Tillandsias – Air Plants or Tillies, for short – are easy to care for and maintain. But as easy as they are, they do require care and maintenance if you want them to thrive, grow, flower, and have little babies (pups). That already answers most of the “why”. The other part of the why is, if like us, you like to set your plants anywhere and everywhere, those little blessings that some of us have (also known as cats and dogs), love to play with tillies. Oh, they won’t cause any harm to the little critters, but the poor little tillies can only take so much love and fun before they just fall apart. So, you may want to keep that in mind when choosing where to display your favorite tilly friends.
So, let’s talk about the “how”.
Altitude and Temperature
Various species live from sea level to thousands of feet high in the Andes Mountains and in temperatures ranging from the mid 40’s F to 95̊ F. For the most part, they don’t tolerate frost or prolonged cold weather and typically won’t survive prolonged temperatures above 95̊ F without sufficient water. With indoor temperature, lighting, and moisture control you can grow them just about anywhere.
Tillies are green plants, so they like sunlight, but not too much. Think of their natural environment, hanging out in trees and such. Prolonged direct sunlight, especially through a clear window or automobile windshield, can quickly burn or dry them out. So generally, filtered or partial sun outdoors and indirect sunlight or artificial light indoors of at least 8 – 10 hours per day is best. Generally, the stiffer armed tillies like the Fuchii, can tolerate more sunlight than the more delicate, softer tillies.
Tillies live primarily in areas where there is frequent or at least regular rain throughout the year. Their natural western hemisphere range is predominantly from the Southern and Eastern United States and down into South America. Outdoors, or in controlled greenhouses, where there is plenty of air flow, it is easy enough to let the rain water them or to water them with a sprinkler.
Whether indoors or outdoors, tillies should never be allowed to sit in water or remain wet for extended periods of time, lest they develop a fungus and rot. So, it is important not to place them in or attach them to anything that will keep them wet.
Indoors, many folks have success just misting their plants. This is perfectly acceptable, especially if they are part of a permanent arrangement or display. But again, make certain that they don’t stay wet. In our shop, we prefer to dunk ours in water for 15 minutes to an hour every couple of weeks. It allows them to get washed off and lets us give them some occasional mild fertilizer. After we pull them out of the water, we shake out the excess and lay them out to thoroughly dry before returning them to their respective displays.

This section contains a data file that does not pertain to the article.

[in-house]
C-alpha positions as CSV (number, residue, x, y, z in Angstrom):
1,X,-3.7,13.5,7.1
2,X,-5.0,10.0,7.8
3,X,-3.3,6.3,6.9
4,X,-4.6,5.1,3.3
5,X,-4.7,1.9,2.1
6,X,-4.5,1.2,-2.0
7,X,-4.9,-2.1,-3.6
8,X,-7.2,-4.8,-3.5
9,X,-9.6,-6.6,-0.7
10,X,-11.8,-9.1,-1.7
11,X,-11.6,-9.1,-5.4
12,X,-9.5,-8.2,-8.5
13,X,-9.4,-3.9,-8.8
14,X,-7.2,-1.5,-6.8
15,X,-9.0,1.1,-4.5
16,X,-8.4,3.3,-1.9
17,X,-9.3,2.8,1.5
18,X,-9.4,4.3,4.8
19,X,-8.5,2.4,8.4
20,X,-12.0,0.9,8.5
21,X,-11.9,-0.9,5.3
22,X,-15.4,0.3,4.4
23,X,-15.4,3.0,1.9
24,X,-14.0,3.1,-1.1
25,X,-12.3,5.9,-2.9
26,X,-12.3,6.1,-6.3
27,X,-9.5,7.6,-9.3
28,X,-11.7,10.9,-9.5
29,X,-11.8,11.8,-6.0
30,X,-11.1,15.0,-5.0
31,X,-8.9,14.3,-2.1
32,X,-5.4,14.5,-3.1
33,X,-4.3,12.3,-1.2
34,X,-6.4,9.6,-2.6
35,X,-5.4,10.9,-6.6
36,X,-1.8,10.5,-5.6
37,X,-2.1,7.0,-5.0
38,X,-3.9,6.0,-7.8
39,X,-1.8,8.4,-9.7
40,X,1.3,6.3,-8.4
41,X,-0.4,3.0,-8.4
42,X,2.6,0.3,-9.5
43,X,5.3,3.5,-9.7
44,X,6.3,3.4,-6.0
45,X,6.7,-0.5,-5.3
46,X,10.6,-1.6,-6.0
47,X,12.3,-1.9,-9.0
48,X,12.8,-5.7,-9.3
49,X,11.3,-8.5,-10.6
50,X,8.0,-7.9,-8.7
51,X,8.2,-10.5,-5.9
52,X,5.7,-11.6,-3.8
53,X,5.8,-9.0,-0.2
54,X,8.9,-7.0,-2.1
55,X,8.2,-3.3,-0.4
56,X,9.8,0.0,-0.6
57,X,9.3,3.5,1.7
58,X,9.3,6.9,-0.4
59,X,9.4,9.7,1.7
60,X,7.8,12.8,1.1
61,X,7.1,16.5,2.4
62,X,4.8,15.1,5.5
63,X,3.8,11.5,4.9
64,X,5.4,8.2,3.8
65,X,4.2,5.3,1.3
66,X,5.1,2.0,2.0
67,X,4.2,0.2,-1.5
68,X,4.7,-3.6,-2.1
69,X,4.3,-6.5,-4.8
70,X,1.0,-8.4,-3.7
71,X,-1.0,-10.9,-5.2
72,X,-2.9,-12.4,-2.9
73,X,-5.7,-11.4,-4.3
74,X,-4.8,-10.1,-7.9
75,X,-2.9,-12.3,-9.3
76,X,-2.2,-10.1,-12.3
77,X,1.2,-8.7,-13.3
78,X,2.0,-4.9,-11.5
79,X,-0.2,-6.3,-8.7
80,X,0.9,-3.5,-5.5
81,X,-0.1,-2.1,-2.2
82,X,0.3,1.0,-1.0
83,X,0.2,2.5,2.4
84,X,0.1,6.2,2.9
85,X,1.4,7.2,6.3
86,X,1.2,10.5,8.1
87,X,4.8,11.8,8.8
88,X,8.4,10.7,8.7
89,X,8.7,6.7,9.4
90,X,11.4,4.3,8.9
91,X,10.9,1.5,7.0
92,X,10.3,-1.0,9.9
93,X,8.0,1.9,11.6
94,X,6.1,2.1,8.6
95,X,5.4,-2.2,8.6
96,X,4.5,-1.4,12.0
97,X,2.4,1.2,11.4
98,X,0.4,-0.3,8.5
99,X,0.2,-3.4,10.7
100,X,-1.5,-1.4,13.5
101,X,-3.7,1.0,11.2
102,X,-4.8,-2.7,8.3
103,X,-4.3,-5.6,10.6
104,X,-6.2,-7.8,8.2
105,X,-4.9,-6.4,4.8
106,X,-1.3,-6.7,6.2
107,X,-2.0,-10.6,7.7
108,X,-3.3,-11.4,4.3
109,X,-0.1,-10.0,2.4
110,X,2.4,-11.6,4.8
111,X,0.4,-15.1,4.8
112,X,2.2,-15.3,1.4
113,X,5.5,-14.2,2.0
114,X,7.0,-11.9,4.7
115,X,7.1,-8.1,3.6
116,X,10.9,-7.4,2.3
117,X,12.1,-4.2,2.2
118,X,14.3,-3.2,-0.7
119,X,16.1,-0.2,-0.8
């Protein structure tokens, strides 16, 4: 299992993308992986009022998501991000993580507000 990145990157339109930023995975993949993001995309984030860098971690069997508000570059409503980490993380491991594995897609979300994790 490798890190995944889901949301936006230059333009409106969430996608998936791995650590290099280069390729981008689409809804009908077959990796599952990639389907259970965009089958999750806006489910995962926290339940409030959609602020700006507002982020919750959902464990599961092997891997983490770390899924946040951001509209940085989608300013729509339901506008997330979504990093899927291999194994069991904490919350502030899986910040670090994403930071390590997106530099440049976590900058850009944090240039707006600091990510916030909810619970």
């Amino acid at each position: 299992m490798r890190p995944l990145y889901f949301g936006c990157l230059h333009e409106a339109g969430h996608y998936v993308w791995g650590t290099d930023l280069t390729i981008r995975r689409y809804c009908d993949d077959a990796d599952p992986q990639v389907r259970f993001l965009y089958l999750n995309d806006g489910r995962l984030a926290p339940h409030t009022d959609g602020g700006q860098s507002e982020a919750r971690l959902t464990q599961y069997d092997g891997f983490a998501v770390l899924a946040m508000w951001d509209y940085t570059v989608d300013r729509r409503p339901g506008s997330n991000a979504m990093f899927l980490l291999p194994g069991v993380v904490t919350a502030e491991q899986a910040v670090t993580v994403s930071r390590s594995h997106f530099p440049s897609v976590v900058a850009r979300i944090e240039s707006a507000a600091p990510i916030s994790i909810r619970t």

Oh! I almost forgot. Whenever you can, collect some clean rainwater for watering them. Since it is what they receive in nature, they will love it.
Adding a very mild fertilizer to their water about every other watering will help them to grow, blossom, and have pups. We recommend a fertilizer that we sell in our store called “Tilly Boost”. But any 16-9-25 fertilizer will do. Add just 1/6 teaspoon to a gallon of water. You can use what’s left to water any other plants you may have.
When we take plants out of their natural environment, they depend upon us to care for them. So, keep your tillies in a place where you will regularly see them and can check up on them. If you see any signs that their leaves are shrinking or curling, it could be that they are not getting enough water. If they are drying out or getting brown or rough patches, it could be too much direct sun. If they are losing their color or turning yellowish, it could be not enough light. If the base is turning dark, or slippery it is surly too much water and it may already be too late.
None of this is to over complicate the true ease of care for tillies. This little bit of knowledge just allows you to become mindful of their needs, so that you can enjoy them for years to come, looking forward to their delicate blooms and the arrival of little baby tilly pups.
So why did we decide to carry Tillandsias in our rock shop? Well, not only do they fit with our theme of “real earth creations”, they are unique, and they are independent. In nature, they typically live on other plants, but don’t harm them in any way, because they get their nutrients directly from the air and rain, and only use their roots for anchoring (epiphytes). Many of them produce beautiful fragrant flowers and propagate by producing babies, called “pups”. Now really, what other plants give you cute little baby pups?
Tillies (for short), are a genus of over 650 species of evergreen, perennial flowering plants in the family Bromeliaceae and are cousins to the pineapple and other bromeliads that do have ground roots. We regularly carry between 30 and 50 of these species in our store and are always on the look out to bring in new and interesting varieties.
Over time, we will introduce you to each of the varieties we bring into the store, along with some of their unique characteristics. But my very next post will be on care and feeding.
For now, can you guess what kind of air plant is in the picture below? And did you know that it was an air plant? I’ll share more about this fascinating specimen in an upcoming post.
Authors: Jerry & Lisa Griffin
When it comes to "real earth creations" there is no limit to the options of things that draw our interest. But with the limit of time and space, we can only do so much. Tillandsias are one of those fascinating creations that we just have to make time and room for.